Tag Archives: choosing the right cartridge

CHOOSING A 6.5MM CARTRIDGE By Craig Boddington

We all know the 6.5mm Creedmoor is the hottest thing since sliced bread, right now, except the .223 Remington, our hottest-selling centerfire cartridge. And the greatest cartridge phenomenon I’ve seen in my career. The Creedmoor is different because its popularity isn’t based on marketing hype. Developed as a long-range target cartridge, its introduction was soft and its designer, Hornady, had limited expectations. The Creedmoor won matches right out of the starting gate, but it actually fizzled along for several years. Then, suddenly, it took off and, so far, hasn’t looked back. The 6.5mm Creedmoor is accurate, efficient, mild in recoil, and with its short case is able to utilize the long, aerodynamic bullets currently in fashion, from a short action.

There are quite a few cartridges in the middle tier of “fast” 6.5mms. All of these will at least approach 3000 fps with a 140-grain bullet, and certainly with a 130-grain slug. Left to right: 6.5mm Remington Magnum, 6.5-.284 Norma, 6.5-06 (wildcat), .264 Winchester Magnum, 6.5mm SST (proprietary).
There are quite a few cartridges in the middle tier of “fast” 6.5mms. All of these will at least approach 3000 fps with a 140-grain bullet, and certainly with a 130-grain slug. Left to right: 6.5mm Remington Magnum, 6.5-.284 Norma, 6.5-06 (wildcat), .264 Winchester Magnum, 6.5mm SST (proprietary).

The 6.5mm Creedmoor is a great cartridge…but it isn’t the only 6.5mm cartridge out there. Suddenly the .26-caliber (bullet diameter .264-inch) is in. This, in itself, is odd because this bullet diameter is hardly new. Back in the 1890s, at the dawn of smokeless powder, a number of 6.5mm cartridges were developed for military use, primarily for European powers. Several became popular sporting cartridges, not only in Europe but also over here. Some, such as the 6.5×54 Mannlicher-Schoenauer and 6.5×55 Swedish Mauser, are ballistic equals to the 6.5mm Creedmoor…especially if modern propellants and bullets are used. Up through the 1930s America’s sporting press was full of references to early 6.5mms, but their use dwindled and almost faded away.

Left to right: 6.5x55 Swedish Mauser, .260 Remington, 6.5mm Creedmoor. Although the Creedmoor is by far the most popular 6.5mm cartridge, these three are ballistic equals, propelling a 140-grain bullet at about 2700 fps.
Left to right: 6.5×55 Swedish Mauser, .260 Remington, 6.5mm Creedmoor. Although the Creedmoor is by far the most popular 6.5mm cartridge, these three are ballistic equals, propelling a 140-grain bullet at about 2700 fps.

Then passed a full generation when a 6.5mm cartridge seemed certain to fail in America. The.256 Newton (actually a 6.5mm) failed in the 1920s. The .264 Winchester Magnum started strong in the late 1950s but faded quickly. Remington’s 6.5mm Remington Magnum (1966) went nowhere. The message seemed clear: No 6.5mm cartridge could be marketed in the U.S. Remington tried again in 1997 with the .260 Remington, a fine cartridge that, like all American 6.5mms, achieved limited success. Introduced in 2008, the ballistically identical 6.5mm Creedmoor seemed destined for the same anonymity. Then it caught on, and today’s shooters have discovered the 6.5mm!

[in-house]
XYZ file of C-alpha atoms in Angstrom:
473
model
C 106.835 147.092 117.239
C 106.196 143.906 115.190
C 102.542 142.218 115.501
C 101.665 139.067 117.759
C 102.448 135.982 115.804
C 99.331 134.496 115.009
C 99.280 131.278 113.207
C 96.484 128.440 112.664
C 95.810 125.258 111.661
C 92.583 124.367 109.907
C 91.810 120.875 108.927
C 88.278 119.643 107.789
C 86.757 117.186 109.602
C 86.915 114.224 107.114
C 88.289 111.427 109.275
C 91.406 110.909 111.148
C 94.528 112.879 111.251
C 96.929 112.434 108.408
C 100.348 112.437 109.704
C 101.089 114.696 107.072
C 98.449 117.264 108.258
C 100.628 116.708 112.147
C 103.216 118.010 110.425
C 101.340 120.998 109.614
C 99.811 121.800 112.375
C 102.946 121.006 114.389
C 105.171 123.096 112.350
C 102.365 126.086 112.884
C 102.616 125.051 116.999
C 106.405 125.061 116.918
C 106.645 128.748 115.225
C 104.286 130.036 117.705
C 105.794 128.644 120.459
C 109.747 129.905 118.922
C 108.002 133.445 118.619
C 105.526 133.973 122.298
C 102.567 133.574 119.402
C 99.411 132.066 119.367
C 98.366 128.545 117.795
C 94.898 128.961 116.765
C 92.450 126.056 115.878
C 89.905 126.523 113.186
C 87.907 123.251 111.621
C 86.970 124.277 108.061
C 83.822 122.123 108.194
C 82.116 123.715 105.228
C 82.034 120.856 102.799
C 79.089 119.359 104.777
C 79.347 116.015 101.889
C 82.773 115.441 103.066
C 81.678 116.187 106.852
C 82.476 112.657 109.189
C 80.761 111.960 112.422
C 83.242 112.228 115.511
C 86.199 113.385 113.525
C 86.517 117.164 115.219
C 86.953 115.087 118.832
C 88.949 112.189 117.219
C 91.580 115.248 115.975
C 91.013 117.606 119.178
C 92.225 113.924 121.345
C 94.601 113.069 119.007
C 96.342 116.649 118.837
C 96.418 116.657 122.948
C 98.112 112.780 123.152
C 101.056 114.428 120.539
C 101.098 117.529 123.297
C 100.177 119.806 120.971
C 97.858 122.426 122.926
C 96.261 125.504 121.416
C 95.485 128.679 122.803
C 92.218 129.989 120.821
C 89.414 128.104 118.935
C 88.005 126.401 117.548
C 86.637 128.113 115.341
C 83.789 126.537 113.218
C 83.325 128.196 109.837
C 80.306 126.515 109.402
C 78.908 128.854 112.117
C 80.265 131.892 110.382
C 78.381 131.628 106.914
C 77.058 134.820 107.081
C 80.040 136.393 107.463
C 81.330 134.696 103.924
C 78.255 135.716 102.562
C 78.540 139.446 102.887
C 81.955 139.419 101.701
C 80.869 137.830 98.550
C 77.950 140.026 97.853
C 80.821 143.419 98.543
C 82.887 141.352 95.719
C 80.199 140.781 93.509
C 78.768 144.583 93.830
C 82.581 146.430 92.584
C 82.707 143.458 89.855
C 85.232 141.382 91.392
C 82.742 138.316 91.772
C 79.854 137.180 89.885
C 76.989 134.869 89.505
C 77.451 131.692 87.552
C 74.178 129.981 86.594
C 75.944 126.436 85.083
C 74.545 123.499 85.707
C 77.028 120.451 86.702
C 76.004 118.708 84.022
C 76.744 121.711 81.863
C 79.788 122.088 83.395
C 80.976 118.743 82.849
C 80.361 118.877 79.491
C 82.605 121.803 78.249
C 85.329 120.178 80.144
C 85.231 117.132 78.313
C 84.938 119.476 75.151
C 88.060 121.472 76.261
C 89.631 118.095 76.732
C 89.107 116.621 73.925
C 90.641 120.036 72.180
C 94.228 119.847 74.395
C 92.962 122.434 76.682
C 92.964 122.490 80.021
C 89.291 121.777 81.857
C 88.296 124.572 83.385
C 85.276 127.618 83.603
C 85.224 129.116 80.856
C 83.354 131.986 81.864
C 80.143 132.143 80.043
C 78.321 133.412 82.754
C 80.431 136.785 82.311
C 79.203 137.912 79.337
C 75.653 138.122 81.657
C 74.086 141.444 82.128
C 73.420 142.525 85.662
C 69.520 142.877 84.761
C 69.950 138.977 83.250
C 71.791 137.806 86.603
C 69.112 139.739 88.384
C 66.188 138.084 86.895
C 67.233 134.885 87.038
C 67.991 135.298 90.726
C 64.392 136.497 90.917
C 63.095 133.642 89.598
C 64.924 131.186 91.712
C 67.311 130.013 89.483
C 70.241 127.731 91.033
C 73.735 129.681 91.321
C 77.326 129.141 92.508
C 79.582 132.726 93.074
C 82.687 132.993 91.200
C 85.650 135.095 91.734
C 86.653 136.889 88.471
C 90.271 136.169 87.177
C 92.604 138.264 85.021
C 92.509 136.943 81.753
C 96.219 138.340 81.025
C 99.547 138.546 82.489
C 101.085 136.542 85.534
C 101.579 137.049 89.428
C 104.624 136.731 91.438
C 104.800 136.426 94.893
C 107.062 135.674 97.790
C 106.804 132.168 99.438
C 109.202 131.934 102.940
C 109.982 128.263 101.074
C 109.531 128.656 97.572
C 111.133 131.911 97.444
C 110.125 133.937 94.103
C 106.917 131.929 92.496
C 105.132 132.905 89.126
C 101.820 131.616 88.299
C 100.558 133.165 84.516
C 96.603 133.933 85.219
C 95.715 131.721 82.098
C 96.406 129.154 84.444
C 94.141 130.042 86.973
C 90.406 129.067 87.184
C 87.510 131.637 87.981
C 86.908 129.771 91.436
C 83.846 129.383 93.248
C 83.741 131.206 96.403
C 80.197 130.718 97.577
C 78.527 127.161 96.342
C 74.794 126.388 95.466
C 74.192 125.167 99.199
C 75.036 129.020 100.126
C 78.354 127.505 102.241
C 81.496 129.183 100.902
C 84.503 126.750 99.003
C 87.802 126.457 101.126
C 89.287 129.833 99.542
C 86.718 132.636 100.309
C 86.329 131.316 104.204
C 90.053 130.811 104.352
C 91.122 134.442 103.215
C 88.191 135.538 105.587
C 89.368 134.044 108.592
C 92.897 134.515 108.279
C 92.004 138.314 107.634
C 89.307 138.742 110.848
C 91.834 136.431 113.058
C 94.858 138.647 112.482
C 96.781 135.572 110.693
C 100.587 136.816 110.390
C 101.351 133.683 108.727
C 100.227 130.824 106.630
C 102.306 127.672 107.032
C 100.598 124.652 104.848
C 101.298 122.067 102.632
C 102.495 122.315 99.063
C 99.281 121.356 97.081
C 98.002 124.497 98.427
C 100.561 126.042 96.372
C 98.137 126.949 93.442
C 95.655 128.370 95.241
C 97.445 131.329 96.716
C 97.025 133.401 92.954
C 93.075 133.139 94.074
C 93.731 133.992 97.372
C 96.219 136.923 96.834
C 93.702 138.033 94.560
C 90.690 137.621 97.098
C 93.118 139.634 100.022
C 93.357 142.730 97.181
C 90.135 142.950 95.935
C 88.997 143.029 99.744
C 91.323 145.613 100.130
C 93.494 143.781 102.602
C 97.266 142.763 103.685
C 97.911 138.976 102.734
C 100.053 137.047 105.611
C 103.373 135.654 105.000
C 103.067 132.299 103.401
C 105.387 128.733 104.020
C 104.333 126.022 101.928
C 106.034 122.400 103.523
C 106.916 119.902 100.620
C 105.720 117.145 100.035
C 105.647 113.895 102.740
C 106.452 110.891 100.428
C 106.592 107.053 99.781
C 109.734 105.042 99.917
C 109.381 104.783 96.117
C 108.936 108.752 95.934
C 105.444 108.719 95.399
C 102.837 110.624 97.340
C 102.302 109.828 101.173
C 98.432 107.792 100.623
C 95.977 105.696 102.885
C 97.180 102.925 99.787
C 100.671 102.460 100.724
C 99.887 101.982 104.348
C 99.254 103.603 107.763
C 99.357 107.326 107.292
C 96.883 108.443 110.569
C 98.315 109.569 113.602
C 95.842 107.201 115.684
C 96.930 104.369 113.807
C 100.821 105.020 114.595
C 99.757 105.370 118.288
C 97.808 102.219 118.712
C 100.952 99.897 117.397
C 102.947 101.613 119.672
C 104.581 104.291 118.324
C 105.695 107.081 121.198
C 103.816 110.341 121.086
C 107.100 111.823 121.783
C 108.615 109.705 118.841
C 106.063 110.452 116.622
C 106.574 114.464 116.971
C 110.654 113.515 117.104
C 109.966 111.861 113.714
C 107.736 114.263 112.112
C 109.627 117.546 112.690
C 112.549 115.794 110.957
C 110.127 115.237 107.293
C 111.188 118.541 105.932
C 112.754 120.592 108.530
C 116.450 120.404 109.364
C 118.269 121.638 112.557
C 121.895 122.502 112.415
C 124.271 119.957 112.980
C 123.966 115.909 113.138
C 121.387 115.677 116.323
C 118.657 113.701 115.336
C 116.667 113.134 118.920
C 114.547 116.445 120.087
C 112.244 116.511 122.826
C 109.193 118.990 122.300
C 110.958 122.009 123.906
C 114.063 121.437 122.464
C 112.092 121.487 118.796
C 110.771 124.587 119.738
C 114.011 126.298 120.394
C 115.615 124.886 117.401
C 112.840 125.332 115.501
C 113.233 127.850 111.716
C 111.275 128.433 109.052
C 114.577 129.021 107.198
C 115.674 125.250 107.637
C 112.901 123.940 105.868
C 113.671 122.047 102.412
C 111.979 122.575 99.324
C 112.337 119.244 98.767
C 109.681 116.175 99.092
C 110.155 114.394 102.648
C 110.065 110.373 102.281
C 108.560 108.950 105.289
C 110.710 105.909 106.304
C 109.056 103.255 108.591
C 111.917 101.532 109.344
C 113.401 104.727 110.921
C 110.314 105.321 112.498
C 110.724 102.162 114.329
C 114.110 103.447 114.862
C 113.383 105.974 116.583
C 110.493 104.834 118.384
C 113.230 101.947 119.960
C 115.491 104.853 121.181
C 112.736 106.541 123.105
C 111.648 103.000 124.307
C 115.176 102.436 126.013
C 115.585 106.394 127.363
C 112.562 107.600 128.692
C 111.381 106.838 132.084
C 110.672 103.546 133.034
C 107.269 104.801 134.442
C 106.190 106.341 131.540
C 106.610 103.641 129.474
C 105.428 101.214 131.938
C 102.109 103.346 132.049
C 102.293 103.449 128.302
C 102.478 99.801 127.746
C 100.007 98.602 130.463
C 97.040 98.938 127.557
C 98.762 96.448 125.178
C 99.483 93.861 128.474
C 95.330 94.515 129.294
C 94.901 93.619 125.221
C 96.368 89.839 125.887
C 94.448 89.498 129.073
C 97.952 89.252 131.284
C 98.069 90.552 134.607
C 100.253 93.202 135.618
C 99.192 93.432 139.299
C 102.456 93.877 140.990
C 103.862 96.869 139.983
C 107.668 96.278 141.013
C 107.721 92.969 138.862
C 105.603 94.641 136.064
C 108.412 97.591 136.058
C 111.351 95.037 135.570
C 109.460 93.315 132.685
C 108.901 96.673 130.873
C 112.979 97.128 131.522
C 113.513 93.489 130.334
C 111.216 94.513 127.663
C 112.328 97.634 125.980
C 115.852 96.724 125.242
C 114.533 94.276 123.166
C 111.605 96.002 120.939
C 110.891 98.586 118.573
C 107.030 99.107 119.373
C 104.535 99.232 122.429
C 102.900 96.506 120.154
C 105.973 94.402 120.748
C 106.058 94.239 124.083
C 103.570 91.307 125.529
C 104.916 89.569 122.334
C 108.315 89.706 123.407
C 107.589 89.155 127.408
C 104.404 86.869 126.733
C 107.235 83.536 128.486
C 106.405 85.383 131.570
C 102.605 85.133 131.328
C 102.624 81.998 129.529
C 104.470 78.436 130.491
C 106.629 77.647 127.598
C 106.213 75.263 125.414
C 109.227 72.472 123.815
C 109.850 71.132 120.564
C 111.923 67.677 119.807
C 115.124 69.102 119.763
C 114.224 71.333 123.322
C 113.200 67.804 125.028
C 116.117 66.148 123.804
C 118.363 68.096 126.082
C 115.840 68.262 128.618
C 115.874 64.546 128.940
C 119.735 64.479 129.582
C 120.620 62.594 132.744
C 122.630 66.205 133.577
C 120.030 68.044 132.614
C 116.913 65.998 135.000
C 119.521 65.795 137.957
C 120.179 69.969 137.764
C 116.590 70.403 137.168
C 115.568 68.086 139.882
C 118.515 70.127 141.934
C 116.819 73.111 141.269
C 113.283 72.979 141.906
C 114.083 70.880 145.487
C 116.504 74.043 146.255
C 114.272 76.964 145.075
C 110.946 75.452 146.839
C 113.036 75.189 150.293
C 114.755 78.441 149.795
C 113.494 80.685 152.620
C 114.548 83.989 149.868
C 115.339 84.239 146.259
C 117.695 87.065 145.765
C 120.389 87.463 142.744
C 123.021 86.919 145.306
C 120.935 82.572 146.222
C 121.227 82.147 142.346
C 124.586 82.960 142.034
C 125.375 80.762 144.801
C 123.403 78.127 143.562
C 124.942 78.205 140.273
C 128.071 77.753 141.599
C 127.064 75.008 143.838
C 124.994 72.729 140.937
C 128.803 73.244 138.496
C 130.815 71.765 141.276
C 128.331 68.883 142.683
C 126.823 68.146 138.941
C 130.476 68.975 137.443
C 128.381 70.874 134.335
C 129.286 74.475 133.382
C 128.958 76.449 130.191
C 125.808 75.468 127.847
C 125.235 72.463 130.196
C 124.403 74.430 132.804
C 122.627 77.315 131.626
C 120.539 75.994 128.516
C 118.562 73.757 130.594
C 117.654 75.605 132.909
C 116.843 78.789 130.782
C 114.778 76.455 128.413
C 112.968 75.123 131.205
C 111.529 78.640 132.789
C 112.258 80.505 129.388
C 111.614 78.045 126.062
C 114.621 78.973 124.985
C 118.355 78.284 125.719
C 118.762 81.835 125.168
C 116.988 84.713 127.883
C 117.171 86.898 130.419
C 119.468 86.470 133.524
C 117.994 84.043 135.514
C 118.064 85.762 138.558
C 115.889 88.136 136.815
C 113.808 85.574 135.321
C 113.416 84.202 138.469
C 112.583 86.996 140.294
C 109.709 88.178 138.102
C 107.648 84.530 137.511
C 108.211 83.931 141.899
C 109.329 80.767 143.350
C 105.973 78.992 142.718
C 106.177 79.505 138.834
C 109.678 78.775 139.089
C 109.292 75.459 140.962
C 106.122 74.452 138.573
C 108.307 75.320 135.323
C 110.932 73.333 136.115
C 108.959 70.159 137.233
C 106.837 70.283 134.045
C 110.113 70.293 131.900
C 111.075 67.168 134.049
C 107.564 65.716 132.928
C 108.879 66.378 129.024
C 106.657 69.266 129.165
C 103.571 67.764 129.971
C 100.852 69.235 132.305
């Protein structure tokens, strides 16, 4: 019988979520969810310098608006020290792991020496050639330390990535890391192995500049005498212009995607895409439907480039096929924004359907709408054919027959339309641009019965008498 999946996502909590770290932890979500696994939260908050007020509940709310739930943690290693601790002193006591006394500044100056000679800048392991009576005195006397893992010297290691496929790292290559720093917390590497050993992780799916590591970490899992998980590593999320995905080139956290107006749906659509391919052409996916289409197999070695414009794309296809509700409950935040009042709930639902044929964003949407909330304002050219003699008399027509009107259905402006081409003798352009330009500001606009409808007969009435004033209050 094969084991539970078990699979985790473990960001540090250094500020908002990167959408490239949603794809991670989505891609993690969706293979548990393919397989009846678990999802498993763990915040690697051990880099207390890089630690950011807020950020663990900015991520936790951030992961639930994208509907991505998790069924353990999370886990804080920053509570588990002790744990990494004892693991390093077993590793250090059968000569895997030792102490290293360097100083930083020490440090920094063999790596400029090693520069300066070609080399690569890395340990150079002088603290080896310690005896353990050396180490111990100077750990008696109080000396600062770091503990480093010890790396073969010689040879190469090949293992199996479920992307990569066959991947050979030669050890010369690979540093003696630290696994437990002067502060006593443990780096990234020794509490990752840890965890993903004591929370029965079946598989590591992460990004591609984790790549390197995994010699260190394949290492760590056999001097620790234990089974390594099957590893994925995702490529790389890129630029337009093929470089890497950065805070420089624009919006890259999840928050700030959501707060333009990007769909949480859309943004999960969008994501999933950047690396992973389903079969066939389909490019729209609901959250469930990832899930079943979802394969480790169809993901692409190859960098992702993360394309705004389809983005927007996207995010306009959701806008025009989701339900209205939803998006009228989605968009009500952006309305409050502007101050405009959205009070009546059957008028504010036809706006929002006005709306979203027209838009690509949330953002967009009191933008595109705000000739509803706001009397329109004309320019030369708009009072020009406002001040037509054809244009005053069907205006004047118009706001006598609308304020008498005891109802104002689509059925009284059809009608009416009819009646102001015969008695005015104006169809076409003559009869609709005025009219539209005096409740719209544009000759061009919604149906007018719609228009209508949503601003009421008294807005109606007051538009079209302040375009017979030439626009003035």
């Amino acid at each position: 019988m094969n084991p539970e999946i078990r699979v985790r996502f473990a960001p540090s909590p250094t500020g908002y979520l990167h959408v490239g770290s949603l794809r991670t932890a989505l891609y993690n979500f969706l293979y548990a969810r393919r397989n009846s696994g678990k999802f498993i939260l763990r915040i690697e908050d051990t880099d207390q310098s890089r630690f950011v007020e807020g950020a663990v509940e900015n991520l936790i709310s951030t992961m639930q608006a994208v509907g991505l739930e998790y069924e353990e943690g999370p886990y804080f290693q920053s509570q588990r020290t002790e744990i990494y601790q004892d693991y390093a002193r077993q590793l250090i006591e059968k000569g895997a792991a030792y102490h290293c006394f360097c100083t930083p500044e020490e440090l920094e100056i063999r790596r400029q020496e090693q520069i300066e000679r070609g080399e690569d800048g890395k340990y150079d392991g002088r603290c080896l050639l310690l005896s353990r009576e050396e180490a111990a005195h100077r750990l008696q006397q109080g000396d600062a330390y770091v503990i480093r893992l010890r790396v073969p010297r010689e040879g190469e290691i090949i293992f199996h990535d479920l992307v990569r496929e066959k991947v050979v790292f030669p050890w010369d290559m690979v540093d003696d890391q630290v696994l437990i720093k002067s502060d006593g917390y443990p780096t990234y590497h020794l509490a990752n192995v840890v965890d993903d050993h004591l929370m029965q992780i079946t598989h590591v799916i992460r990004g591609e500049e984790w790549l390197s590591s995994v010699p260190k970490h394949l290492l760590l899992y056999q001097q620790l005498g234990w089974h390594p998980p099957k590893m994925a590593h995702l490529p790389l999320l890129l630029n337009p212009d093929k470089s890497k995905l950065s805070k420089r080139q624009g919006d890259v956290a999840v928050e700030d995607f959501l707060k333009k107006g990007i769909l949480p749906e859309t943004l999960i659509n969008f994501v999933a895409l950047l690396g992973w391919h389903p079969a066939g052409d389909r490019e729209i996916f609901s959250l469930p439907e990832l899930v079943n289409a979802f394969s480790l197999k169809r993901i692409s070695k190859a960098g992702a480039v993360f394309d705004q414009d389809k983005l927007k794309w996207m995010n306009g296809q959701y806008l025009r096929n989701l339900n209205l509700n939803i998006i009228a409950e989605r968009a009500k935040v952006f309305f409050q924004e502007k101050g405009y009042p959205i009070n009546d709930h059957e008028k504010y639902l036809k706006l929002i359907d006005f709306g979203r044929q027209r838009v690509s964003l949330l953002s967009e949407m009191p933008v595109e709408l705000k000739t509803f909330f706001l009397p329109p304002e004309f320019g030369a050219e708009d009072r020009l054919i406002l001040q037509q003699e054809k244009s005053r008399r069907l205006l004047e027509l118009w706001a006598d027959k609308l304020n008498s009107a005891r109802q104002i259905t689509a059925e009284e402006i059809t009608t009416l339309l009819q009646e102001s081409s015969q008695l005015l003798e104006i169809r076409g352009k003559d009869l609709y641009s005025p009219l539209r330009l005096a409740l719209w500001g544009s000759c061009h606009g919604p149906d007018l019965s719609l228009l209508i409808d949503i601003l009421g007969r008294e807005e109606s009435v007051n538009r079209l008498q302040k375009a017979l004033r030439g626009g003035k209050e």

: This is my .264, based on a left-hand Parker Ackley Santa Barbara action with a 26-inch Obermayr barrel. The long-unpopular .264 isn’t known for accuracy, but it depends on the rifle. This one shoots very well!
: This is my .264, based on a left-hand Parker Ackley Santa Barbara action with a 26-inch Obermayr barrel. The long-unpopular .264 isn’t known for accuracy, but it depends on the rifle. This one shoots very well!

 

 

 

 

 

 

 

 

 

 

 

 

 

 

 

Odd, because it was always out there, with long, heavy-for-caliber bullets that carry well. Now it seems that the 6.5mm is America’s darling. The 6.5 Creedmoor is the most popular, but there are other choices. The faster 6.5-.284 has a following. Then came the very fast 26 Nosler, followed by the 6.5-.300 Weatherby Magnum, speediest of all 6.5mm cartridges. Then came Hornady’s 6.5mm PRC (Precision Rifle Cartridge). The 6.5 PRC is not as fast as the 26 Nosler or 6.5-.300 Weatherby. In fact, it pretty much duplicates ballistics of the old (and still unloved) .264 Winchester Magnum—but it does it with a fatter, more efficient case, and is better able to handle today’s extra-long, super-aerodynamic bullets. Now that the American shooting public has (at long last) “discovered” the 6.5mm.There are numerous wildcats and proprietaries wringing just a bit more performance out of the 6.5mm bullet, and I’m fairly certain there’s at least one more factory 6.5mm cartridge coming soon.